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What is Bragg's Law and Why is it Important?
Bragg's Law refers to the simple equation:
derived by the English physicists Sir W.H. Bragg and his son Sir W.L. Bragg in 1913 to explain why the cleavage faces of crystals appear to reflect X-ray beams at certain angles of incidence (Θ, λ). The variable d is the distance between atomic layers in a crystal, and the variable lambda is the wavelength of the incident X-ray beam (see applet); n is an integer.
This observation is an example of X-ray wave interference (Roentgenstrahlinterferenzen), commonly known as X-ray diffraction (XRD), and was direct evidence for the periodic atomic structure of crystals postulated for several centuries. The Braggs were awarded the Nobel Prize in physics in 1915 for their work in determining crystal structures beginning with NaCl, ZnS and diamond. Although Bragg's law was used to explain the interference pattern of X-rays scattered by crystals, diffraction has been developed to study the structure of all states of matter with any beam, e.g., ions, electrons, neutrons, and protons, with a wavelength similar to the distance between the atomic or molecular structures of interest.
How to Use this Applet
The applet shows two rays incident on two atomic layers of a crystal, e.g., atoms, ions, and molecules, separated by the distance d. The layers look like rows because the layers are projected onto two dimensions and your view is parallel to the layers. The applet begins with the scattered rays in phase and interferring constructively. Bragg's Law is satisfied and diffraction is occurring. The meter indicates how well the phases of the two rays match. The small light on the meter is green when Bragg's equation is satisfied and red when it is not satisfied.
The meter can be observed while the three variables in Bragg's are changed by clicking on the scroll-bar arrows and by typing the values in the boxes. The d and Θ variables can be changed by dragging on the arrows provided on the crystal layers and scattered beam, respectively.
Deriving Bragg's Law
Bragg's Law can easily be derived by considering the conditions necessary to make the phases of the beams coincide when the incident angle equals and reflecting angle. The rays of the incident beam are always in phase and parallel up to the point at which the top beam strikes the top layer at atom z (Fig. 1). The second beam continues to the next layer where it is scattered by atom B. The second beam must travel the extra distance AB + BC if the two beams are to continue traveling adjacent and parallel. This extra distance must be an integral (n) multiple of the wavelength (λ) for the phases of the two beams to be the same:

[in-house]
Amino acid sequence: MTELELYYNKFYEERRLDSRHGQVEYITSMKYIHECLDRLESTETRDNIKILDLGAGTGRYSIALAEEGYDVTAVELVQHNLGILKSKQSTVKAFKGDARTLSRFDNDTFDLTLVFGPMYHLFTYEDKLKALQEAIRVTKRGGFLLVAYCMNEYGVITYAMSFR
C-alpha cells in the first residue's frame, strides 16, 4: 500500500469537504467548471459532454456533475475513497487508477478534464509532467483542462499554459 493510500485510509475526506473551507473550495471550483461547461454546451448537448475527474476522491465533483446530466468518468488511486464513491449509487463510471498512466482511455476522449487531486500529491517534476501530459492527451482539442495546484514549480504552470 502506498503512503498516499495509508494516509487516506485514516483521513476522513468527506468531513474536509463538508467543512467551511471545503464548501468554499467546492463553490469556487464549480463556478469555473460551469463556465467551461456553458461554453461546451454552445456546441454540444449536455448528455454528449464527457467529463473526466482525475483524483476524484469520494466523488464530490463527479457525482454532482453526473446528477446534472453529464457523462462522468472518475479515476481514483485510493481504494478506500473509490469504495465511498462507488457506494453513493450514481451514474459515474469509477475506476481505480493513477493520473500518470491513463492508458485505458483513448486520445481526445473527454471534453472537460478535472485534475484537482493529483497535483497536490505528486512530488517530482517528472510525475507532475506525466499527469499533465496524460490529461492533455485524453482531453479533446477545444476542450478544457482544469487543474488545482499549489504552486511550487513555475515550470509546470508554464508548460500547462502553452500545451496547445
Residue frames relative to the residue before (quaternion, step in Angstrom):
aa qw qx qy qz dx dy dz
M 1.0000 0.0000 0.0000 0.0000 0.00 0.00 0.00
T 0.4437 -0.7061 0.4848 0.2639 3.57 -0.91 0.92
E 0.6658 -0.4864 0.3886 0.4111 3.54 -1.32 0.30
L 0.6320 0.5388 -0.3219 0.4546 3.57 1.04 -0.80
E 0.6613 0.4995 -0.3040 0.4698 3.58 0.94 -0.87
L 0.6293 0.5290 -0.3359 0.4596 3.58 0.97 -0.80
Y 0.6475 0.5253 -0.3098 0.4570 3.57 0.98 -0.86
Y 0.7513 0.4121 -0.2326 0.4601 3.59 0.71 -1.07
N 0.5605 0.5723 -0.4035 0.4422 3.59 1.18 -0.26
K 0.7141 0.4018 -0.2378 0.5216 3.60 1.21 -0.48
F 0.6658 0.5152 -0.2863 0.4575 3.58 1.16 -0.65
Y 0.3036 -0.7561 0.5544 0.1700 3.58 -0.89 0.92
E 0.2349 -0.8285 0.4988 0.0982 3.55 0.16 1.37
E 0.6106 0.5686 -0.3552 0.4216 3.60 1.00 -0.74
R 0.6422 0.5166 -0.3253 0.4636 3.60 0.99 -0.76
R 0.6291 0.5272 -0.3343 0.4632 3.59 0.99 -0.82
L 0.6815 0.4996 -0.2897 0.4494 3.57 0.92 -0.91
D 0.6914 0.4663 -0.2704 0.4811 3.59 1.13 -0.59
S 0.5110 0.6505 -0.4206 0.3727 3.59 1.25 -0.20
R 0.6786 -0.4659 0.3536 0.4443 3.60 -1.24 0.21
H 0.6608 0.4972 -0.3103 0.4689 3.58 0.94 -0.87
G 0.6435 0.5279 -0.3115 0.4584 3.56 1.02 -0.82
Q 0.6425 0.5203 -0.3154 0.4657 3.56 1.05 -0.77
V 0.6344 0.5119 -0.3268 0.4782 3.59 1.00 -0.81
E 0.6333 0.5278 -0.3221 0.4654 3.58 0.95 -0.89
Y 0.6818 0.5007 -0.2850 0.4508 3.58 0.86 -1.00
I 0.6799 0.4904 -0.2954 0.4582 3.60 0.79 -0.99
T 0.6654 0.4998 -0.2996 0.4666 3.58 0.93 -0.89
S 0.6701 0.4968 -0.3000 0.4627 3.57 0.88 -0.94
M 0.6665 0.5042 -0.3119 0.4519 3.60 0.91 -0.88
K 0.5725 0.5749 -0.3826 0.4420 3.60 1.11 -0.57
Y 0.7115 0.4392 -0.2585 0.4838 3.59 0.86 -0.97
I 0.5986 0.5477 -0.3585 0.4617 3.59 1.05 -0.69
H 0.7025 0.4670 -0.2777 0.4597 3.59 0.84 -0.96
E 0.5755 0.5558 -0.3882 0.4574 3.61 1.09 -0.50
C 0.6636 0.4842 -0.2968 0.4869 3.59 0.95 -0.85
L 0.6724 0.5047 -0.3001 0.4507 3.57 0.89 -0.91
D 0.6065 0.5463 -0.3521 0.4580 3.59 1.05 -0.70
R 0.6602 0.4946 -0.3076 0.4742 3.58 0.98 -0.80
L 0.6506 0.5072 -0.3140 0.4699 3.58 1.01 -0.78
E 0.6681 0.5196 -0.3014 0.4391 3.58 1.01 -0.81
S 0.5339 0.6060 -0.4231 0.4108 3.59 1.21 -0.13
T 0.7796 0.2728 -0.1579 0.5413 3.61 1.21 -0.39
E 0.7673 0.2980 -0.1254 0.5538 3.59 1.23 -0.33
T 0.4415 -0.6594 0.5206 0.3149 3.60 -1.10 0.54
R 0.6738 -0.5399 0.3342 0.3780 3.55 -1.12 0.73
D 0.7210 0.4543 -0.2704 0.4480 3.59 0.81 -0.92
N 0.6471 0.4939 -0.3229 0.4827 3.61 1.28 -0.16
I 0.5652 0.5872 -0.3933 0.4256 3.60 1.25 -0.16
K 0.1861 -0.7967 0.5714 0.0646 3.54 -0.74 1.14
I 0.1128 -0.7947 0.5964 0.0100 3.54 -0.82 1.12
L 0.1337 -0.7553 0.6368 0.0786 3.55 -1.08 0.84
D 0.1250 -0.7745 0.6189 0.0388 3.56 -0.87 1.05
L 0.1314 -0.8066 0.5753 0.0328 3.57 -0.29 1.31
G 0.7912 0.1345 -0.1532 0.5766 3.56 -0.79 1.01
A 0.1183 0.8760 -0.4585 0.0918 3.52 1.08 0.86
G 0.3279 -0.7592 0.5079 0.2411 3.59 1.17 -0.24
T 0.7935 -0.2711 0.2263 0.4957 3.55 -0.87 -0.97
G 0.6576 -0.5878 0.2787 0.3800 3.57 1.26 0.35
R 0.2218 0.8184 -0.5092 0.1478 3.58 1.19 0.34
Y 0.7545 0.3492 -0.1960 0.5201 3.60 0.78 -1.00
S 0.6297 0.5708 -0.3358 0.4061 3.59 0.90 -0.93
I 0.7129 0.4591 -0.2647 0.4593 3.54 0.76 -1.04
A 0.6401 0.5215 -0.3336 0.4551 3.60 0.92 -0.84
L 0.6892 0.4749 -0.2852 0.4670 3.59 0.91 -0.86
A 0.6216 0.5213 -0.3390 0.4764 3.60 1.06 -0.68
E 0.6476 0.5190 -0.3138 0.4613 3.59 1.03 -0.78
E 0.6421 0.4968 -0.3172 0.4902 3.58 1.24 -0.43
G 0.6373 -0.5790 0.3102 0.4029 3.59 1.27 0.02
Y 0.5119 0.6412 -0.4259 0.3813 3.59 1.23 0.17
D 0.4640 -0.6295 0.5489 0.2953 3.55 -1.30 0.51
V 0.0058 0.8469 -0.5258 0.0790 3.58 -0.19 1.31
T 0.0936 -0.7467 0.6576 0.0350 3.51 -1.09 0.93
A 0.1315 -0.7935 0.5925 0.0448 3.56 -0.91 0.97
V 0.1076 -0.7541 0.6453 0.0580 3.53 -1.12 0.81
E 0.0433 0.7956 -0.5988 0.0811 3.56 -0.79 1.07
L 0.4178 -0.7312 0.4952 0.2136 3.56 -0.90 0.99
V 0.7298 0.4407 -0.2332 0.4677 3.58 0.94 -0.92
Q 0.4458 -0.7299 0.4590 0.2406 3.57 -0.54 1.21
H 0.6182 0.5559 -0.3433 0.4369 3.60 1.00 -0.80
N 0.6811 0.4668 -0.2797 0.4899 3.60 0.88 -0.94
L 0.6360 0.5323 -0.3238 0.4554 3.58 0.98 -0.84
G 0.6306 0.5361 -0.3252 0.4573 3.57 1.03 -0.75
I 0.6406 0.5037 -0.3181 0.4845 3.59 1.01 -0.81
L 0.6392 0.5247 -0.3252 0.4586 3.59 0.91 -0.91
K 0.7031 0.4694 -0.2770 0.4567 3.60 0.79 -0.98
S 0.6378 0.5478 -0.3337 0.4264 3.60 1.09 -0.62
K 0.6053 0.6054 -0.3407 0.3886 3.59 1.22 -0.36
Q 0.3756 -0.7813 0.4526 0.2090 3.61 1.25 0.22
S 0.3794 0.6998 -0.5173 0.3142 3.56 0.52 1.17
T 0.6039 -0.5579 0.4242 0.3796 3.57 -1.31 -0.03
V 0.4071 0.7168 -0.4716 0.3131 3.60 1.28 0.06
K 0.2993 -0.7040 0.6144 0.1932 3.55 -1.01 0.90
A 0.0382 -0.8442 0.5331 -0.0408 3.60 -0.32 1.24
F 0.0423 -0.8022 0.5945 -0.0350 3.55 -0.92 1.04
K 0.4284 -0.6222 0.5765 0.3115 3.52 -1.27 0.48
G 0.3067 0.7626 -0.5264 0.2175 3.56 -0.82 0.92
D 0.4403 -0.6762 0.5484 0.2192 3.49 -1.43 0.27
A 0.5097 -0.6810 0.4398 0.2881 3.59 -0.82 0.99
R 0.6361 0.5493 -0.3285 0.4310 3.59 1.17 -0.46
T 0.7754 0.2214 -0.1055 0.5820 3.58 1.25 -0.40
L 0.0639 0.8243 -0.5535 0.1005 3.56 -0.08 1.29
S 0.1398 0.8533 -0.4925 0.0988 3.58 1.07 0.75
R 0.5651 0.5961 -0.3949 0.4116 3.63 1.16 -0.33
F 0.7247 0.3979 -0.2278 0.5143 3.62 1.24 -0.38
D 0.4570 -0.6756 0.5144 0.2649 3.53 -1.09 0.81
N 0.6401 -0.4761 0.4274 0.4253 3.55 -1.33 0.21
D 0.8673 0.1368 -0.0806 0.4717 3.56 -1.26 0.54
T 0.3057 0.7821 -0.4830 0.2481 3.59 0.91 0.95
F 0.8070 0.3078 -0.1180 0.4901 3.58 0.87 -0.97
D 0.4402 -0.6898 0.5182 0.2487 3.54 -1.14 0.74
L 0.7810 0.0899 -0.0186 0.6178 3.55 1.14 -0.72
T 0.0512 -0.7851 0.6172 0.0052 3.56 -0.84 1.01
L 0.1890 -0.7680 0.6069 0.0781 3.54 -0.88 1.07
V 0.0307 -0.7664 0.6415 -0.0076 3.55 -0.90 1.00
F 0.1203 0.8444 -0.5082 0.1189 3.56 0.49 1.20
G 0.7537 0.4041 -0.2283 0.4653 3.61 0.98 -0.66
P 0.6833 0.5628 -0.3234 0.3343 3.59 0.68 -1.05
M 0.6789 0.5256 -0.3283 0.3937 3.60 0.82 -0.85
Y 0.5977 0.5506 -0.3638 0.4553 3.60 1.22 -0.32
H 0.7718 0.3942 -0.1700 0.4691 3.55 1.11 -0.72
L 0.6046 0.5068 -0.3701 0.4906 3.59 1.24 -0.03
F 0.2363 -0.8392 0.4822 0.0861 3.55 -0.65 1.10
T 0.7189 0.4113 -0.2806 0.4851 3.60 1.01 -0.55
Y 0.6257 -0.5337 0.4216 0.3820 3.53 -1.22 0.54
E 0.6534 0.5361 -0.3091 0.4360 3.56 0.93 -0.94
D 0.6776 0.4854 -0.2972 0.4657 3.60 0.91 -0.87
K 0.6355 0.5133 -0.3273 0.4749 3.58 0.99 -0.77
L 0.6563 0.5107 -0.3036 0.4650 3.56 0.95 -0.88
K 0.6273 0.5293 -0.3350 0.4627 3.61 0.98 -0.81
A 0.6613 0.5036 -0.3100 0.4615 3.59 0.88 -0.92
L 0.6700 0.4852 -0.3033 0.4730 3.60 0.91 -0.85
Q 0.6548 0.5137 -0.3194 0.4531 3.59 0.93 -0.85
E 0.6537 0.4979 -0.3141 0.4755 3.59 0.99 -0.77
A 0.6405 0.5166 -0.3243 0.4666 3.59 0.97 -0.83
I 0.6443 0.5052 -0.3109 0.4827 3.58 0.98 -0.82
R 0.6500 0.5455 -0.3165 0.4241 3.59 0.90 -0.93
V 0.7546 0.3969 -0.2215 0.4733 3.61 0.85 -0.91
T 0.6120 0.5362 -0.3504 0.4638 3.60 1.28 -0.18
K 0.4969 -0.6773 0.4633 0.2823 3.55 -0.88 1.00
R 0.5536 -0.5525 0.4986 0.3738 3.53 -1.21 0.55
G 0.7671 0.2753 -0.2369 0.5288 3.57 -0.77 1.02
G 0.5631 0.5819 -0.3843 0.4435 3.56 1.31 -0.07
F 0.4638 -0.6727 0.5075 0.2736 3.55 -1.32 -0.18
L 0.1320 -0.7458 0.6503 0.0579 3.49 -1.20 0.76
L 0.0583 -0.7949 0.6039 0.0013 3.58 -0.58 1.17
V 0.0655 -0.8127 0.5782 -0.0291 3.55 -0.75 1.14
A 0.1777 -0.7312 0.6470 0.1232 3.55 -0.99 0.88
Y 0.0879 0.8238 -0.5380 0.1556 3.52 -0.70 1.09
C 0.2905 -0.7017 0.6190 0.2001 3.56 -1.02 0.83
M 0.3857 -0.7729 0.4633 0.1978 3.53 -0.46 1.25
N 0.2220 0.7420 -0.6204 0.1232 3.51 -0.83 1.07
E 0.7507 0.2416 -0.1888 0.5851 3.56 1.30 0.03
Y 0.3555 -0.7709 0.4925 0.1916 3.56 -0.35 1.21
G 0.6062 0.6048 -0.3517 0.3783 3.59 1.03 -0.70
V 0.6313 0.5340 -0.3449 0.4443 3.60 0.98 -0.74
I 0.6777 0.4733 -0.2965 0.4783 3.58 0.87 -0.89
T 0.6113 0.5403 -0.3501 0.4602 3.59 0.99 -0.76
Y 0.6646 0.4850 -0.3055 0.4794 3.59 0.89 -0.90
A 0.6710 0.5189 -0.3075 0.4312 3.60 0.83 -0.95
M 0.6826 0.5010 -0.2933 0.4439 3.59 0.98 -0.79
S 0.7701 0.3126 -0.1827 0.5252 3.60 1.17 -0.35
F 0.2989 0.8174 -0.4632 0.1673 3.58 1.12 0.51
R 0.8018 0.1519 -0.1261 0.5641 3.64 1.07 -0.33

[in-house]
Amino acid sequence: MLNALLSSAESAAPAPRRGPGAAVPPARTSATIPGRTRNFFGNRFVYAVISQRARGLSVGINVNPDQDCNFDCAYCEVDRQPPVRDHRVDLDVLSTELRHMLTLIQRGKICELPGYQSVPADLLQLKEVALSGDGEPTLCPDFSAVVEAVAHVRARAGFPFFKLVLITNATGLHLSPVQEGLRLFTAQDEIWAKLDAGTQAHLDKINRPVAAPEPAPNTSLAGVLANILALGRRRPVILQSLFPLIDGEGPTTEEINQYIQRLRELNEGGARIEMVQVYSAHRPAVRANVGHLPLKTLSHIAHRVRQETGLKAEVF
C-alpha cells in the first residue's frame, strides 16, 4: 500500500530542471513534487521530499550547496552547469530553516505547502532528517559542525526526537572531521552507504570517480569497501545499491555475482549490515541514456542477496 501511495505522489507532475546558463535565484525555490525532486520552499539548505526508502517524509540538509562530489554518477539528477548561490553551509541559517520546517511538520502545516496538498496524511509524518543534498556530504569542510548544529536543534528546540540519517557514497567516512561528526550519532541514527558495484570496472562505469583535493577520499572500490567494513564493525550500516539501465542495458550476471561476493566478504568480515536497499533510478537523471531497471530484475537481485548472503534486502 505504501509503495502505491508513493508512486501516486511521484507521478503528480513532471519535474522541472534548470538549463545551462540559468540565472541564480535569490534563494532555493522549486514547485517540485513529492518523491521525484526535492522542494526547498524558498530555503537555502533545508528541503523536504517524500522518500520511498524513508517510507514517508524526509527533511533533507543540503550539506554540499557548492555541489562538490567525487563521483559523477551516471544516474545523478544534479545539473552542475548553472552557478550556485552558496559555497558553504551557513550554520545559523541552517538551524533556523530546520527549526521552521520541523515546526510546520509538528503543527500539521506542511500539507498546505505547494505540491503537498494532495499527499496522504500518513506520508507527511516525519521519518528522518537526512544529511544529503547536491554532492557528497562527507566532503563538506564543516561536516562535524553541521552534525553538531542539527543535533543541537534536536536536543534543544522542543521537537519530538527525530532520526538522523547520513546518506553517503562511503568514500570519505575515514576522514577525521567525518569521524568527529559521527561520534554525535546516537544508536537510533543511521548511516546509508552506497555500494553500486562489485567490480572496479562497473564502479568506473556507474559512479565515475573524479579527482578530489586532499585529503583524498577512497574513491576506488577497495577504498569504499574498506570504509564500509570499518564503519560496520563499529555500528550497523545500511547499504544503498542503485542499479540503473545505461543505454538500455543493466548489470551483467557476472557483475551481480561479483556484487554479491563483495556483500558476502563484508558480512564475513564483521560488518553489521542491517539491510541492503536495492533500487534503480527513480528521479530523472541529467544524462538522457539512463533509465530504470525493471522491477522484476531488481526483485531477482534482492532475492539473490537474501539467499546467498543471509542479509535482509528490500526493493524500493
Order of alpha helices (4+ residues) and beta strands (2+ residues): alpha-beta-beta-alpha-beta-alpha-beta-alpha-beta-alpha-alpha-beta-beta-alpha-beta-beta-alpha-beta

nλ = AB +BC (2).
Fig. 1 Deriving Bragg's Law using the reflection geometry and applying trigonometry. The lower beam must travel the extra distance (AB + BC) to continue traveling parallel and adjacent to the top beam.
Recognizing d as the hypotenuse of the right triangle Abz, we can use trigonometry to relate d and q to the distance (AB + BC). The distance AB is opposite Θ so,
AB = d sinΘ(3).
Because AB = BC eq. (2) becomes,
nλ = 2AB (4)
Substituting eq. (3) in eq. (4) we have,
nλ = 2 d sinΘ, (1)
and Bragg's Law has been derived. The location of the surface does not change the derivation of Bragg's Law.
Experimental Diffraction Patterns
The following figures show experimental x-ray diffraction patterns of cubic SiC using synchrotron radiation.
Players in the Discovery of X-ray Diffraction
Friedrich and Knipping first observed Roentgenstrahlinterferenzen in 1912 after a hint from their research advisor, Max von Laue, at the University of Munich. Bragg's Law greatly simplified von Laue's description of X-ray interference. The Braggs used crystals in the reflection geometry to analyze the intensity and wavelengths of X-rays (spectra) generated by different materials. Their apparatus for characterizing X-ray spectra was the Bragg spectrometer.
Laue knew that X-rays had wavelengths on the order of 1 Å. After learning that Paul Ewald's optical theories had approximated the distance between atoms in a crystal by the same length, Laue postulated that X-rays would diffract, by analogy to the diffraction of light from small periodic scratches drawn on a solid surface (an optical diffraction grating). In 1918 Ewald constructed a theory, in a form similar to his optical theory, quantitatively explaining the fundamental physical interactions associated with XRD. Elements of Ewald's eloquent theory continue to be useful for many applications in physics.
Do We Have Diamonds?
If we use X-rays with a wavelength (l) of 1.54Å, and we have diamonds in the material we are testing, we will find peaks on our X-ray pattern at q values that correspond to each of the d-spacings that characterize diamond. These d-spacings are 1.075Å, 1.261Å, and 2.06Å. To discover where to expect peaks if diamond is present, you can set l to 1.54Å in the applet, and set distance to one of the d-spacings. Then start with q at 6 degrees, and vary it until you find a Bragg's condition. Do the same with each of the remaining d-spacings. Remember that in the applet, you are varying q, while on the X-ray pattern printout, the angles are given as 2q. Consequently, when the applet indicates a Bragg's condition at a particular angle, you must multiply that angle by 2 to locate the angle on the X-ray pattern printout where you would expect a peak.
Text written by Paul J. Schields
Center for High Pressure Research
Department of Earth & Space Sciences
State University of New York at Stony Brook
Stony Brook, NY 11794-2100.
Last modified January 29, 2010